Customised solutions: Network slicing can also be a means of ‘trimming’ the otherwise “bloated” nature of past cellular networks. With the “one size fits all” approach, entire networks are filled to include every function and capability to provide for every eventuality and support all potential applications and use cases at once. With network slicing, operators can tailor networks according to an end use case, and effectively ‘trim’ unnecessary functionality and use the savings to add new technologies that better serve customer needs or even offer more competitive pricing models. For example, an IoT sensor-based application would not require functionalities surrounding mobility or voice communications, which bear unnecessary costs but can benefit from technologies that reduce power consumption.
Enabling new business models: In our report, 5G and MVNOs: Slicing up the wholesale market, we find that network slicing has the potential to even disrupt the nature of an operator’s wholesale business relationships. One area of interest is in how network slicing can catalyse a new generation of virtual network operators such as slice network operators (SliceNOs) who utilise tailored slices to fuel even broader offerings. For example, a car manufacturer could obtain one or more slices for telemetry, entertainment and even remote-control for its future vehicle offerings. Another example would be a government slice operator who has multiple tiers of unique encryption for messages/calls depending on need – the theoretical possibilities are endless. The promise of a flexible, scalable, and tailored end-to-end virtual network is especially an attractive option to even mobile virtual network operators (MVNOs) who, with the help of other players within the ecosystem, could be early adopters of 5G – a key business area for operators where MVNOs now make up around 10% of cellular subscribers in many developed markets.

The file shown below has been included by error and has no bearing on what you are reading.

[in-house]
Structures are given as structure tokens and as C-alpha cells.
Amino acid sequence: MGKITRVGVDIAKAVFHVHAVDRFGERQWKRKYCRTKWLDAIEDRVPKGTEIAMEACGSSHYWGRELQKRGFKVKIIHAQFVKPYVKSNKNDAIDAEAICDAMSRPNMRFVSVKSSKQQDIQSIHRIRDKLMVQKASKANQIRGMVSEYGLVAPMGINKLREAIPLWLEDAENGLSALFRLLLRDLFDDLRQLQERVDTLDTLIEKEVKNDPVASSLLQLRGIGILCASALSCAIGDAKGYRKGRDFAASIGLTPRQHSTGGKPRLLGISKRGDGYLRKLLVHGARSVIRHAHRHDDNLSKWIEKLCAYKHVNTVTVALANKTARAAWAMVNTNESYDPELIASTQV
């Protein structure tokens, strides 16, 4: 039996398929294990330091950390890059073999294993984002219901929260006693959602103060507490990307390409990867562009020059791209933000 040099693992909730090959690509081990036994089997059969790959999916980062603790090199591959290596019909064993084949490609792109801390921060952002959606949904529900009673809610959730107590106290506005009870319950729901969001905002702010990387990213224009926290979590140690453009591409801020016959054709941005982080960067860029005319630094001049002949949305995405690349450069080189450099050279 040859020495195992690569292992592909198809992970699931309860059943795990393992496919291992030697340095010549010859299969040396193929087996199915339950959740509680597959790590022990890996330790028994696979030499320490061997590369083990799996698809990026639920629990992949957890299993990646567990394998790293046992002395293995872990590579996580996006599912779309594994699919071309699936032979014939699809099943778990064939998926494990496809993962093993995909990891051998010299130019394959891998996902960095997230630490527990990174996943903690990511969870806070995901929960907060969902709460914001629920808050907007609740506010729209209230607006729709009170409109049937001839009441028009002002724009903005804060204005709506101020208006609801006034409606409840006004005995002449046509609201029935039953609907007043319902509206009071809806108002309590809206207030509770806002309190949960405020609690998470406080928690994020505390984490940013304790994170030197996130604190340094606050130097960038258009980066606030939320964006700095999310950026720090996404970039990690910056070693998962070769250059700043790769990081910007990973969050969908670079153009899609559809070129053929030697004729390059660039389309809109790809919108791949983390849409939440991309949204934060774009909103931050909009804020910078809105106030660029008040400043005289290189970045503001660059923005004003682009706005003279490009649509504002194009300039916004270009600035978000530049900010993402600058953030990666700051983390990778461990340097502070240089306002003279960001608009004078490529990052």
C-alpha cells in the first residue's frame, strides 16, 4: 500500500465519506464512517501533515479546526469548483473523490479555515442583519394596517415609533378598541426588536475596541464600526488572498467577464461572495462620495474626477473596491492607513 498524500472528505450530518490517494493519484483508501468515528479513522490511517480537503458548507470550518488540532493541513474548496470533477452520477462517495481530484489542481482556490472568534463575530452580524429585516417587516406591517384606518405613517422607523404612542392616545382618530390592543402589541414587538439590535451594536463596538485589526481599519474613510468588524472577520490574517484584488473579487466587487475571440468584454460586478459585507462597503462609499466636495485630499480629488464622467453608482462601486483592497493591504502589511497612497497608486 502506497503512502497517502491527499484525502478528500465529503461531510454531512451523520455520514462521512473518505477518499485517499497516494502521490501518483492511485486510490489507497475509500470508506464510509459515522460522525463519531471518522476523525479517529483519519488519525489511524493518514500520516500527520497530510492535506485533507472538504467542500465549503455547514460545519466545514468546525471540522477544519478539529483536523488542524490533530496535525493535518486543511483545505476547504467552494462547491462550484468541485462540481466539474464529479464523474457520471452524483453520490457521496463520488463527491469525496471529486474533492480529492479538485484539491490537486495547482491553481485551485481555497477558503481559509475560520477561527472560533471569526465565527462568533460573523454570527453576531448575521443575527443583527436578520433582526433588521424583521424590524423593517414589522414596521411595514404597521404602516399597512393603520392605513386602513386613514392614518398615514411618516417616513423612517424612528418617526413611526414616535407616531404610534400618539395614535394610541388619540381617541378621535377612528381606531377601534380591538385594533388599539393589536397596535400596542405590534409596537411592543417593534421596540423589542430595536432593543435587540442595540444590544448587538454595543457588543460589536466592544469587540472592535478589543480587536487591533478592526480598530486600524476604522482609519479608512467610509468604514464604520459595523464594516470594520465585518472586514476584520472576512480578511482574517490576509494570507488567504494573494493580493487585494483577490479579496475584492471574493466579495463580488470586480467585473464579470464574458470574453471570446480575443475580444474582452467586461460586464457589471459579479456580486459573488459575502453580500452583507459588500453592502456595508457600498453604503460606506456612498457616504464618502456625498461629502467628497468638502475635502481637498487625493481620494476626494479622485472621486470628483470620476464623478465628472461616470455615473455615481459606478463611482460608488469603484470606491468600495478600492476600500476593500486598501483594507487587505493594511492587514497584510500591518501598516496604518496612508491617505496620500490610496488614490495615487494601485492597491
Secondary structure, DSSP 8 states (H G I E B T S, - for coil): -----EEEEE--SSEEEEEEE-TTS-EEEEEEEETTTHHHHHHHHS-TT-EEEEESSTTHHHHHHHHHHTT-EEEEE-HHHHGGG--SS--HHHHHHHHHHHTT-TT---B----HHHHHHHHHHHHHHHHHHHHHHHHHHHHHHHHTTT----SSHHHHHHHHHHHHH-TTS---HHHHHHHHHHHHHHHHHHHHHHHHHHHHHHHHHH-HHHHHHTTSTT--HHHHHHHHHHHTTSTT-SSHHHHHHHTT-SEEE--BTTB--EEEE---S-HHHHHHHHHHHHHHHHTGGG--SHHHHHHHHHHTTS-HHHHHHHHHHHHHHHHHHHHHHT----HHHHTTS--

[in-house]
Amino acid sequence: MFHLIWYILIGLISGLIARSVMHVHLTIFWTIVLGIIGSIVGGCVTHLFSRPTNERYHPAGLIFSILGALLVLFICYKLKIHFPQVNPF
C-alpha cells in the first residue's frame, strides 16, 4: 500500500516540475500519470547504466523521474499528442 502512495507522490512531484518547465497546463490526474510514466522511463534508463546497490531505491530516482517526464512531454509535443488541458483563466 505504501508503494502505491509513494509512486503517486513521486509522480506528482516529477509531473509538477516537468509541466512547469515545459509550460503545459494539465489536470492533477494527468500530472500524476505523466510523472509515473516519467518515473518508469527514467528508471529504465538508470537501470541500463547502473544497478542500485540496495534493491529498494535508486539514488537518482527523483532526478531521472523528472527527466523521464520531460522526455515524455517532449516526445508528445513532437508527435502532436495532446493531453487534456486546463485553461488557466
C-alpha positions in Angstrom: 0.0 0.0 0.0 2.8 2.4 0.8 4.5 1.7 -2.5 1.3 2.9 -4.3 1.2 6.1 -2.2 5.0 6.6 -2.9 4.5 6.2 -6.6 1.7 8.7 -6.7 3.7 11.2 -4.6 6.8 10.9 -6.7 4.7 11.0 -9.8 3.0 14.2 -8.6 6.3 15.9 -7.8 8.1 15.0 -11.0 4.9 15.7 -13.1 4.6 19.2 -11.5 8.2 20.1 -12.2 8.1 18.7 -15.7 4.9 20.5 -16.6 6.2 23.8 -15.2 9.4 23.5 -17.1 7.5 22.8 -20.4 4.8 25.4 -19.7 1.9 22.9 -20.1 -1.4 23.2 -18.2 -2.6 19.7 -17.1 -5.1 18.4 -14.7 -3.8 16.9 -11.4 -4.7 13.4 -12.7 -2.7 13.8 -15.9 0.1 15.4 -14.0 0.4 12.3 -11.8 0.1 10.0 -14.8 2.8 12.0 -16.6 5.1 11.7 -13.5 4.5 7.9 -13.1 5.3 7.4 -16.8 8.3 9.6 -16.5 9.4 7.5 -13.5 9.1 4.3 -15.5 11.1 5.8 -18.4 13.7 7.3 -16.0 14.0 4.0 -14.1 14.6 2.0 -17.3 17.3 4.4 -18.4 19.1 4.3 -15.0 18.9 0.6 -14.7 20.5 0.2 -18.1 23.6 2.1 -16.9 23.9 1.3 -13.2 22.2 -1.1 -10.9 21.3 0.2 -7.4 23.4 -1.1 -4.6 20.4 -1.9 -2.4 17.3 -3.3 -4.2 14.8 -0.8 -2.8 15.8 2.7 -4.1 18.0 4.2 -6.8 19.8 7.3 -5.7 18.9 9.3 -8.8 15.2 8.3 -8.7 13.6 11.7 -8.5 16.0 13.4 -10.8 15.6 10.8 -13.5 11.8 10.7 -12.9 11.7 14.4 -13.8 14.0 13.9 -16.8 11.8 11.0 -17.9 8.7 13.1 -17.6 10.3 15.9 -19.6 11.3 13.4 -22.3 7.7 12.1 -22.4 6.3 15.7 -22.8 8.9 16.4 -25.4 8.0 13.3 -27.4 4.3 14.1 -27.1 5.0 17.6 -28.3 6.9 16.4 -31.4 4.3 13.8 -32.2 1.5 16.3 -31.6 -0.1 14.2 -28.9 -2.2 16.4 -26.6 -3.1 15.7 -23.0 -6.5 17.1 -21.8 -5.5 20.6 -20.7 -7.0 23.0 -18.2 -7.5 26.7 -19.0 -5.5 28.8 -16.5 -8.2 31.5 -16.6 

Tying these together, network slicing is central to the 5G opportunity and it is evident that network slicing has a huge potential within the telco ecosystem, if done correctly. However, it will also both enable and require changes in operators’ business and operating models to support and facilitate the dynamic aspect of slicing: that network slices can be “spun-up”, scaled-up, scaled-down and retired when and where needed.
Addressing the perceivable challenges, whether cultural, financial, or technical, will be essential especially as operators seek to navigate through the Coordination Age, where to truly differentiate themselves outside of the traditional connectivity play, they will need to leverage on the network slicing opportunity, especially with its ability to stimulate new ecosystem partnerships and business models, to drive future revenue growth or to differentiate themselves from other players looking to re-invent themselves.
But what’s the catch?
Fundamentally, the complete end-to-end virtualised network (as envisioned in standalone 5G) needed for dynamic network slicing is not yet been reached. However, even with standalone 5G, we can only expect a fully-fledged network slicing deployment in the following 2-3 years thereafter – for more mature countries. Unfortunately, standalone 5G is only one of the main drivers for greater industry adoption and other barriers also exist.
A significant barrier is the operational challenges and subsequent enterprise scepticism of the security of the network slices. Security in this context refers to the susceptibility of the network to both intentional attacks such as malware and unintentional failures including service failure or simple incompetency. We outline three challenges below:
First relates to susceptibility from enterprise slicing management tools and interfaces. Providing enterprises with the ability to manage their own network slice instances through a function known as network slice management (NSM) means direct control over a slice instances’ lifecycle. Impersonation or unauthorised access of the NSM could lead to manipulation of critical network functions and subsequently severe service disruption.
The second is the disparity in levels of security between the devices hosted on a network slice or between the slices themselves. For example, in the future where millions of devices are connected to the different network slices, ‘lower security’ devices such as unmonitored IoT sensors could become an entry point for network access to adjacent slices which may host devices which contain sensitive customer information such as handphones or smart home devices. The same concept applies when comparing different network slices, where a slice meant for mMTC applications may become a conduit for attacks into uRLLC network slices sharing a similar virtual infrastructure.